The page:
The pressures of international catastrophes, such as the economic and refugee crisis, will drive closer collaboration between countries to fight climate change and create a new circular economy, Surendra Shresta said in an interview with EURACTIV.
Surendra Shresta is director of the United Nations Environment Programme’s International Environmental Technology Centre. He spoke to deputy news editor James Crisp after the publication of the first ever Global Waste Management Outlook report.
Shresta spoke with EURACTIV’s Deputy News Editor, James Crisp.
Where does Europe stand globally in terms of waste management?
On a global scale, Europe is very advanced. Globally, developing countries are the worst. If we go back to the 1980s and compare it to now, there’s a vast difference. But we are trying to move forward to a future where there is no waste. Then, waste will become a resource.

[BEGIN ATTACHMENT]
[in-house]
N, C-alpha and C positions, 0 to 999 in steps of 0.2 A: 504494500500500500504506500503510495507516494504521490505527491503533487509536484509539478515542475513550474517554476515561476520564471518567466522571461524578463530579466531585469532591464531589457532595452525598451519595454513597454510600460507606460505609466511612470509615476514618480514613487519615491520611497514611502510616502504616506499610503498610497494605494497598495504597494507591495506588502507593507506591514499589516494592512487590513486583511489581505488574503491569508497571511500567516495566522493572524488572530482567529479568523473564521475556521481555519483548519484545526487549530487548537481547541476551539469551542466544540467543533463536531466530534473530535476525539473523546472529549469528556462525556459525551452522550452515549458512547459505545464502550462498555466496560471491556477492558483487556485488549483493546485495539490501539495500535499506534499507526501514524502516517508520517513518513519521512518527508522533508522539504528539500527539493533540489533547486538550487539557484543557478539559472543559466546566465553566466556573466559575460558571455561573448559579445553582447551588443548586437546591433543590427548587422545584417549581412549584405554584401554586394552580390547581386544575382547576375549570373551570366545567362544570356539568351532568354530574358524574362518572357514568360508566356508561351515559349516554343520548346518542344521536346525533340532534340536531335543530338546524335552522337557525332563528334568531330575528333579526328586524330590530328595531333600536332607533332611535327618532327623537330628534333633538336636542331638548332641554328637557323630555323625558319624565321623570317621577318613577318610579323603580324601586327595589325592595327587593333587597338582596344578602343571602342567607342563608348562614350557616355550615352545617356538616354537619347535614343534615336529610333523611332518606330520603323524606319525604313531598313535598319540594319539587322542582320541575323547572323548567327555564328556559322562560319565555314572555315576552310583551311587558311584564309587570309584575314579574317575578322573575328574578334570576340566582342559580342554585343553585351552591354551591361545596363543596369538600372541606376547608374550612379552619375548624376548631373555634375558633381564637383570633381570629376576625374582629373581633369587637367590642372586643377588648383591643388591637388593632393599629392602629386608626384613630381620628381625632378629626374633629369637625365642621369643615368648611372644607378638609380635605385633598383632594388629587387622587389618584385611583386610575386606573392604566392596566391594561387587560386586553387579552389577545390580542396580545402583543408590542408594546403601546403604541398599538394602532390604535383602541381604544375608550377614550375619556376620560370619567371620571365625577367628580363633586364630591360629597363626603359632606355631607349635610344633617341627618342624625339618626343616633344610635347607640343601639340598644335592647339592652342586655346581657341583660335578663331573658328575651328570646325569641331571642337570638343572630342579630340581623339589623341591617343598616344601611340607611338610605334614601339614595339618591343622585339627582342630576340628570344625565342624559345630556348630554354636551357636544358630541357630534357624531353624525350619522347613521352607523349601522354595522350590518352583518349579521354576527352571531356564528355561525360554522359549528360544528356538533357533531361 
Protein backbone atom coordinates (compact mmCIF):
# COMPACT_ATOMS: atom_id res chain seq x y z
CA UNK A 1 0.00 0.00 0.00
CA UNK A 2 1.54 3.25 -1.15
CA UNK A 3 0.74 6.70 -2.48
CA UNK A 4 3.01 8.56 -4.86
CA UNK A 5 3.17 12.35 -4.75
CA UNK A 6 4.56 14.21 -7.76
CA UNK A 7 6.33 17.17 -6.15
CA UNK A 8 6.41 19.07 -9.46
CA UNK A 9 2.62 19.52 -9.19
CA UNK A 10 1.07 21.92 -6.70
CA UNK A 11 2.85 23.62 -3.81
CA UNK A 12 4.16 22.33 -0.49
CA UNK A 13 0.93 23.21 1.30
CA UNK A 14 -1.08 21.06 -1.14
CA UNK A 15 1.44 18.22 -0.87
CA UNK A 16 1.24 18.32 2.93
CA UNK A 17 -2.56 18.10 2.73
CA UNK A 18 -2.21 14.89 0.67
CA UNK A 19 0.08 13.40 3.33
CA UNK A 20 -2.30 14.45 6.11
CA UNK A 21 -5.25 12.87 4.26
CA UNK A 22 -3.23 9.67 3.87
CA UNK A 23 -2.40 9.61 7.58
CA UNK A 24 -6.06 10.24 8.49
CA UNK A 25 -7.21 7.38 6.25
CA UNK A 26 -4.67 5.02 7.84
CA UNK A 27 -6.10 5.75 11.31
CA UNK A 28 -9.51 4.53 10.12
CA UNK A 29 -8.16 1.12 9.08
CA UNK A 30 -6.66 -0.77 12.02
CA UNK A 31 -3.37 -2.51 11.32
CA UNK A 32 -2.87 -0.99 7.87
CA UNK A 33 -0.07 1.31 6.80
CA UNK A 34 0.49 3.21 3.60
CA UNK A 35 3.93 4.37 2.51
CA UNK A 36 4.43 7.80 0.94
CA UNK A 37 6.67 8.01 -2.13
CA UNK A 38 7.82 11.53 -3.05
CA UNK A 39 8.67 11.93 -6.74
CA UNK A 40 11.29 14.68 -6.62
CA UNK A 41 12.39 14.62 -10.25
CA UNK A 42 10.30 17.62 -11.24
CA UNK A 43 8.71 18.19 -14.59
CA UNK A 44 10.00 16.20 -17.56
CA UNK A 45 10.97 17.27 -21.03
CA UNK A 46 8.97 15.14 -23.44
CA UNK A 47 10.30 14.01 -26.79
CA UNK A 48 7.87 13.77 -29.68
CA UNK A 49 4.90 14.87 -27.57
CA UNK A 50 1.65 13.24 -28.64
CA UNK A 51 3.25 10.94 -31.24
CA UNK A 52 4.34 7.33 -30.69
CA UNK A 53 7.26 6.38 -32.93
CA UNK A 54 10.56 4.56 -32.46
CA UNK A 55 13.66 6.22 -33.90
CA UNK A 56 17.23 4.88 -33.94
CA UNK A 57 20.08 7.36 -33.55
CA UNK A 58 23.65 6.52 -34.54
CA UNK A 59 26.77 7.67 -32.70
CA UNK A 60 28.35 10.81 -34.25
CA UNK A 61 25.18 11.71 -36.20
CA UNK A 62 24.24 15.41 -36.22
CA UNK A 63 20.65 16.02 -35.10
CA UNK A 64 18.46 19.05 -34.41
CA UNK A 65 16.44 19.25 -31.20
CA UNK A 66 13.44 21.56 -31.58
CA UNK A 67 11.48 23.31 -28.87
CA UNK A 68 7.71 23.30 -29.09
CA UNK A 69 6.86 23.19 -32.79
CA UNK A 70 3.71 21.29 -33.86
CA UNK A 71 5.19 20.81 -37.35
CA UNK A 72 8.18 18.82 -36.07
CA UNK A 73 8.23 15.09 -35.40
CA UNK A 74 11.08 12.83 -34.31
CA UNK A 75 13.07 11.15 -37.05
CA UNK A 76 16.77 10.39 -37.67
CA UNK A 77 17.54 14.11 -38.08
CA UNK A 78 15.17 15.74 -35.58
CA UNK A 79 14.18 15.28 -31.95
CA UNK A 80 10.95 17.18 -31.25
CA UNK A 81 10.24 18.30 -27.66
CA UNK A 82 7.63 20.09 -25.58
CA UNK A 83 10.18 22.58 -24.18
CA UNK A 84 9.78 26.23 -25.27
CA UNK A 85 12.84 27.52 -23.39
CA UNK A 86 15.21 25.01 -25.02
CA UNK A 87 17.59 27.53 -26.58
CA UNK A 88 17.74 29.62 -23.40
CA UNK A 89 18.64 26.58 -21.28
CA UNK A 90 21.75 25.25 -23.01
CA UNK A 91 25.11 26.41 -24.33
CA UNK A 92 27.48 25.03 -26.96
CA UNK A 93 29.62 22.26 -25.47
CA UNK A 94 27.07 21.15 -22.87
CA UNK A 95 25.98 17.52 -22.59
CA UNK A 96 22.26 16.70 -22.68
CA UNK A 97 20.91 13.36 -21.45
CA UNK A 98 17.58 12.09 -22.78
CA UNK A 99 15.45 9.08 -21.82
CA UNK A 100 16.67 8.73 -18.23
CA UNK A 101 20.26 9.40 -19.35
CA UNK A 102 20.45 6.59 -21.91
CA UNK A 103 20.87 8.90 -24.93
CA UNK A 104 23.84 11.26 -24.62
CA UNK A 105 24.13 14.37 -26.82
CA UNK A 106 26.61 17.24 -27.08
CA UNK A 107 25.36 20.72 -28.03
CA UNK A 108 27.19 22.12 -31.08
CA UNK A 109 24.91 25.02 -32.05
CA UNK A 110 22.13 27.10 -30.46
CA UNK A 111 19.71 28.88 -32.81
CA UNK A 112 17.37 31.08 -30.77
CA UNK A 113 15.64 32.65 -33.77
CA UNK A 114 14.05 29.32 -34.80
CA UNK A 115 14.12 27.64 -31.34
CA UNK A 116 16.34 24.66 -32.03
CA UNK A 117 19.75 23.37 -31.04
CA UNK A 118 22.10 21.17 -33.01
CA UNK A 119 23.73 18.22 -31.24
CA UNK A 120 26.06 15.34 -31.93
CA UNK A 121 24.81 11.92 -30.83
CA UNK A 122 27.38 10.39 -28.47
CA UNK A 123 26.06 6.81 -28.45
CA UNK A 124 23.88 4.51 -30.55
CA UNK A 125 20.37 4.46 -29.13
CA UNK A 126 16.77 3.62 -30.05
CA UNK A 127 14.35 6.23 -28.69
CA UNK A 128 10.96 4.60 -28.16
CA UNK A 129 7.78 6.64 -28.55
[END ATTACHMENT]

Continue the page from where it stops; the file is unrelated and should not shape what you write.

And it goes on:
The circular economy is an excellent idea. Mimicking nature is always a great idea. There’s no waste in nature.
After raising more public awareness, we need policy frameworks. Why would an individual or company invest if the risk is too high? The legislative framework will be paramount, for global investment.
Given Europe’s leading status in this field, were you surprised that the European Commission withdrew the Circular Economy package?
It was very surprising, but I understand that it’ll be more ambitious. The circular economy concept, which goes beyond recycle-reuse, gets into the product design and longevity. It’s important to focus on the design and production phase, not just whether it can be recycled.
Europe cannot do this alone. That’s where international bodies have to come in, to influence globally manufactured products. A global platform is necessary. Goods produced in China need to abide by this too, for example.
But there are higher environmental standards in Europe. Could that harm Europe’s global competitiveness in the new circular economy?
The circular economy is beyond waste and recycling. Goods need to be designed in a way that the parts can be dissembled and recycled. In Europe, you have these environmental standards. If developing countries or China want to trade, then they need to respect these standards. Environmental standards aren’t the issue.